The Last Best Good Story
Not Your Father's Generation
Hooked On Teaching
C'est Missoula Vie
AROUND THE OVAL
About the Montanan
by Jocelyn Siler
When I was nineteen, I never imagined I'd wind up teaching. I was in a New York City college with a major in philosophy and a plan to go to law school. I saw my future self as an edgy prosecuter, talking tough at press conferences on the steps of the courthouse behind New York's City Hallthe same steps Sam Waterston and his district attorney colleagues frequent these days on Law and Order. Teaching just didn't occur to me as a possible profession. It wasn't freighted with the proper glamour.
But the adventure of real life has a way of rearranging our imaginings, and in the late summer of my twenty-second year I found myself driving south through the humid warmth of a dark Georgia night. I had recently graduated from college, and I was on my way to a junior high school teaching job in southern Alabama, following a beautiful boy a couple of years older than I. It was 1969, the year the federal government sent marshals to enforce the school integration that the Supreme Court had made law fifteen years before. (I might bend truth and suggest my journey south was motivated by idealism, but at that time in my life I went where the excitement was; I chose endeavors mainly by their romantic content.)
I was hired sight unseen by the Enterprise School Board to fill the place of a teacher who'd precipitously resigned in response to integration. My reception in the teachers' lounge wasn't particularly warm. Mary Taylor, a tiny, fierce, blond English teacher, greeted me hotly with the words, "I hate Yankees."
I walked into my first class just as the bell was ringing, and I was surprised, first, by the huge difference in perspective between sitting comfortably at a desk as part of a group of students, and standing up in front of the room as the lone teacher: I felt stretched, light-headed, way too tall. The second thing that surprised me was that the principal was sitting in the front rowDave Turner, very large former star halfback for the Crimson Tide, Vietnam vetsitting there with his arms folded across his chest.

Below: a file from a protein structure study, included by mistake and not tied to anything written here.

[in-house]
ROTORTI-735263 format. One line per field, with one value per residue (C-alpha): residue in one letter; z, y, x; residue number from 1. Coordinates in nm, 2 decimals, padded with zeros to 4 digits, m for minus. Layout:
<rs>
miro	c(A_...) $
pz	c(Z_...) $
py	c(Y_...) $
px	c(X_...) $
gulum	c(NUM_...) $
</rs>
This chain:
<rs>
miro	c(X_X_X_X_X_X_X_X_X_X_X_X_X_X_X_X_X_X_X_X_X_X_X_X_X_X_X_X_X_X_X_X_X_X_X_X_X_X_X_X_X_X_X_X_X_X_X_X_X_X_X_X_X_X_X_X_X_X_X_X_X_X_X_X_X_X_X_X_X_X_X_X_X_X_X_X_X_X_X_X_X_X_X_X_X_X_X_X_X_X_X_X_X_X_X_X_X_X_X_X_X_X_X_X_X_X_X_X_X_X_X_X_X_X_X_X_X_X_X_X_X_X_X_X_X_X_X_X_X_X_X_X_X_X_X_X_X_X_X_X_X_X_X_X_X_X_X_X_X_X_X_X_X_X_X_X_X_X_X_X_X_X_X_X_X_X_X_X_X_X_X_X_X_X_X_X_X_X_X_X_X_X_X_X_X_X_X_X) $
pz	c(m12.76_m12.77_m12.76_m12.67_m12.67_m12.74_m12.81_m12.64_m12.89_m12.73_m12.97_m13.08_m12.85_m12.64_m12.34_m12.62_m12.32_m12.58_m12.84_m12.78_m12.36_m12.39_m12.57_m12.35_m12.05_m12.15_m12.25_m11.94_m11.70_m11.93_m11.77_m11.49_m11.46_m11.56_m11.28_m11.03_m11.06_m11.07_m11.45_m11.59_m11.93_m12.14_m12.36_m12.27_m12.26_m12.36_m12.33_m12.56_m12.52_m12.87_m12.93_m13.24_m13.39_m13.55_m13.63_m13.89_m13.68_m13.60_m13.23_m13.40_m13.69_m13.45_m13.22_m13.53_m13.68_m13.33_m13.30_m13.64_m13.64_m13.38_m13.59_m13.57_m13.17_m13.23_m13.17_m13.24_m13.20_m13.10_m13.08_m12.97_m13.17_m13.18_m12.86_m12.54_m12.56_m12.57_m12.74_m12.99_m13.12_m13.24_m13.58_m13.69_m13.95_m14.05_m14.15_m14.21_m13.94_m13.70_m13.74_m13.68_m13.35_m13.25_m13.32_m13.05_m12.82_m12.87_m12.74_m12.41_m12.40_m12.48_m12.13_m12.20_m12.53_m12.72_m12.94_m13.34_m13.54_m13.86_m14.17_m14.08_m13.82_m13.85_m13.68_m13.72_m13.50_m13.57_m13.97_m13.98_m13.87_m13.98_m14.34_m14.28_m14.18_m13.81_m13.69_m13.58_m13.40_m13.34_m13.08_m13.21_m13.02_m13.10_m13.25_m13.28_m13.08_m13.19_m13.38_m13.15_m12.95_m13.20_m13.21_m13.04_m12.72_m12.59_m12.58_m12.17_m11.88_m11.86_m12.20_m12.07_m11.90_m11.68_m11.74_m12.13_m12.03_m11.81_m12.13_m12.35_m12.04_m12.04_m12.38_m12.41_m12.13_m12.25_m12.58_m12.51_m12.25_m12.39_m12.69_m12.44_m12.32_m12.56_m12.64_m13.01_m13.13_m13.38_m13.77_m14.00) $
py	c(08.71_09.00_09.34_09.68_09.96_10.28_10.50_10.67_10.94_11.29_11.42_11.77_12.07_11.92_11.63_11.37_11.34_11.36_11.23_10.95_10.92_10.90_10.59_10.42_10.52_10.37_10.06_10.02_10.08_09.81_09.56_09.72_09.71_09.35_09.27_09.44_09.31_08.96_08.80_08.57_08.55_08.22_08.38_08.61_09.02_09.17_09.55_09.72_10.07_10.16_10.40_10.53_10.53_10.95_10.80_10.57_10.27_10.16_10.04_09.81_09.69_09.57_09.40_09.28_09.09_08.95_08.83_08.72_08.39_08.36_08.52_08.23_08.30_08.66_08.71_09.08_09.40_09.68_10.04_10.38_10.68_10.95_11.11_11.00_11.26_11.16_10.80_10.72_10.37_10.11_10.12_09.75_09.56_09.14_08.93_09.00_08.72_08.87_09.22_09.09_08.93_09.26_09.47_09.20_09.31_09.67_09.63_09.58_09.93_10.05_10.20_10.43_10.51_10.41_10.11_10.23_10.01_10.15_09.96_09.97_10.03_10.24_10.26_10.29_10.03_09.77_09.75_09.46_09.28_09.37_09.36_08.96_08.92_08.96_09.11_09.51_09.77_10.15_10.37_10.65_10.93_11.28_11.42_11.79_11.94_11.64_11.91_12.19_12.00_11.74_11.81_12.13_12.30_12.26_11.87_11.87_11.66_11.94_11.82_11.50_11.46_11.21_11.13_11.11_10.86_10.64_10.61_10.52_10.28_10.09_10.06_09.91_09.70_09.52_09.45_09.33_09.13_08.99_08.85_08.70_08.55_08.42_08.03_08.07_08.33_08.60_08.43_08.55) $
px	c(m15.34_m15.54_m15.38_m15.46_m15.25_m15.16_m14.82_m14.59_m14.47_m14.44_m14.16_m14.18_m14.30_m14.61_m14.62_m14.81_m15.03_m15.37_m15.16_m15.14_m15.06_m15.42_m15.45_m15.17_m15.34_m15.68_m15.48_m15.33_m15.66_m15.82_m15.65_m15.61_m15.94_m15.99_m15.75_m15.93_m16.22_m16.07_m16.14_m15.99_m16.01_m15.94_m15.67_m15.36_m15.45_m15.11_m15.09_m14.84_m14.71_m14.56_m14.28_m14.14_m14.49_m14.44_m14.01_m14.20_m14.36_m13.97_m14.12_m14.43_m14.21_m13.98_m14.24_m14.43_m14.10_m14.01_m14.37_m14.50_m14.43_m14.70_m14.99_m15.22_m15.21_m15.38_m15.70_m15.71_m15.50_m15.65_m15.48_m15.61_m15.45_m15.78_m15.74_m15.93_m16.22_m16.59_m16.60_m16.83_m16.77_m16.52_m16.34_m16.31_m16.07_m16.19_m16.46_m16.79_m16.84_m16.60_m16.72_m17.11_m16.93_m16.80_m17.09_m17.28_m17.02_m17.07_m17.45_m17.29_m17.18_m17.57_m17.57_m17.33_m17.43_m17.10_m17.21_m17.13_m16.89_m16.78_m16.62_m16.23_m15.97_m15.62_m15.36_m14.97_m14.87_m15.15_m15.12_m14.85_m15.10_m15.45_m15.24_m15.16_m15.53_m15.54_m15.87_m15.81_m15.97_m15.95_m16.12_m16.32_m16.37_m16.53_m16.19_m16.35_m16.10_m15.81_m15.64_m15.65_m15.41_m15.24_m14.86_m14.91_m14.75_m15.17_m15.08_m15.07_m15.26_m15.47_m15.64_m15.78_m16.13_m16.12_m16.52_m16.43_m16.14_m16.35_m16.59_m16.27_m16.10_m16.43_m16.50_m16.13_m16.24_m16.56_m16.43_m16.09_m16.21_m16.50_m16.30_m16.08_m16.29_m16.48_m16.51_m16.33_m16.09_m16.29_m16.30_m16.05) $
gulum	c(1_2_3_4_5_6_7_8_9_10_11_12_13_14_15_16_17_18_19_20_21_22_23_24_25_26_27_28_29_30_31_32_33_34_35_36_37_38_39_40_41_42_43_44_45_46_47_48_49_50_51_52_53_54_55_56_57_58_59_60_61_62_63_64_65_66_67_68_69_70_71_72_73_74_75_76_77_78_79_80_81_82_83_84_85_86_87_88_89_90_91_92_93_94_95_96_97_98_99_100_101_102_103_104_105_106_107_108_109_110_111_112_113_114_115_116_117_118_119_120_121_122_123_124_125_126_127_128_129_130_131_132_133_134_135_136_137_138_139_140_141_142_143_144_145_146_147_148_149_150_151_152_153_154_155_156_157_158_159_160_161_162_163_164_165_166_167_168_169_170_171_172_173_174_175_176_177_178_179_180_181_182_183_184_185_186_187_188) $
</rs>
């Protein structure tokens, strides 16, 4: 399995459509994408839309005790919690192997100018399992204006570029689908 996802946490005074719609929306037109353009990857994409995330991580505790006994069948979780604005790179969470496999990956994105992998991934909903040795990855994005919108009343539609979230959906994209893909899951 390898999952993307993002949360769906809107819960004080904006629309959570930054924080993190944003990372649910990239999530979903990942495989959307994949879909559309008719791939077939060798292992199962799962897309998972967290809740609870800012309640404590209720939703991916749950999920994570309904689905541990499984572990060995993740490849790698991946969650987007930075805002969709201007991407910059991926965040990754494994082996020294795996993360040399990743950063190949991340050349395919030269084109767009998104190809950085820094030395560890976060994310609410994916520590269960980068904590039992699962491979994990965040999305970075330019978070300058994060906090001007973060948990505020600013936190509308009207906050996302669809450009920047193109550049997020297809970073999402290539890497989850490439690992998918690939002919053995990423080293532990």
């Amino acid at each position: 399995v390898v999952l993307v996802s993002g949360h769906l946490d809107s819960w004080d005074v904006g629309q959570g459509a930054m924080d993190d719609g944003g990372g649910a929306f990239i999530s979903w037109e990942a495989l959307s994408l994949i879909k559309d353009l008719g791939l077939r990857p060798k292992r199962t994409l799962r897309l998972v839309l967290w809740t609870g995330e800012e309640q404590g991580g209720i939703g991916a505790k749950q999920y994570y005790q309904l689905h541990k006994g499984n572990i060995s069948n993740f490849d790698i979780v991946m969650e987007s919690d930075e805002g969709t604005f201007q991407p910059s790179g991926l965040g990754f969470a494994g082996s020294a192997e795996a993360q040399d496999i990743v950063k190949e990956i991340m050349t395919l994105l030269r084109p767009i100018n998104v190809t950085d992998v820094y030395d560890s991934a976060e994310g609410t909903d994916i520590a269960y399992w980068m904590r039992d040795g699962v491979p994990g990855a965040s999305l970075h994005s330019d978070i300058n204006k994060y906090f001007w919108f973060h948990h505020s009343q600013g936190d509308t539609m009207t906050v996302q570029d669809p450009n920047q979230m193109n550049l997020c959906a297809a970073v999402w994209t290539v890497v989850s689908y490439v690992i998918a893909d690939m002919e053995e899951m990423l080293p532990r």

I remember the acute feeling of instability and my response to it: the overwhelming desire to find something to hold on to. The blackboard was right next to me. I reached out and picked up a piece of chalk. And I began to teach.
The rush I felt was completely unexpected, the fine, wobbly mixture of terror and excitement. It was the same feeling I'd had when I was three and had pushed away from my father in the deep end of a swimming pool. I stood there with the chalk in my hand, and right then I knewthe classroom was where I was supposed to be. I had to keep doing this.
Sometimes I wonder how things might have gone if I hadn't made what I thought at the time was a temporary detour to that junior high school in southern Alabama. Would I have gone on to law school? Perhaps. However, I believe that somehow I would have found my way into the classroom. I didn't choose teaching; teaching chose me, and it has remained as exciting as it was in those first few moments.
I direct the freshman composition program at the University; I supervise the instructors who staff the freshman writing classes, and I teach those classes myself. I teach students new to UM how to read critically and how to express their ideas in writing.
I love teaching freshmen. In terms of excitement, teaching freshmen just delivers more bang for the buck. What's most exciting about it is I get to be a fire-starter. I introduce students to their own minds and stand back and watch them figure out what it is they think. It's a privilege to witness their awakenings. I never tire of it.
I'm hooked for life.
Jocelyn Siler, '77 MFA, has authored several books on English composition. She is an associate professor of English at UM.
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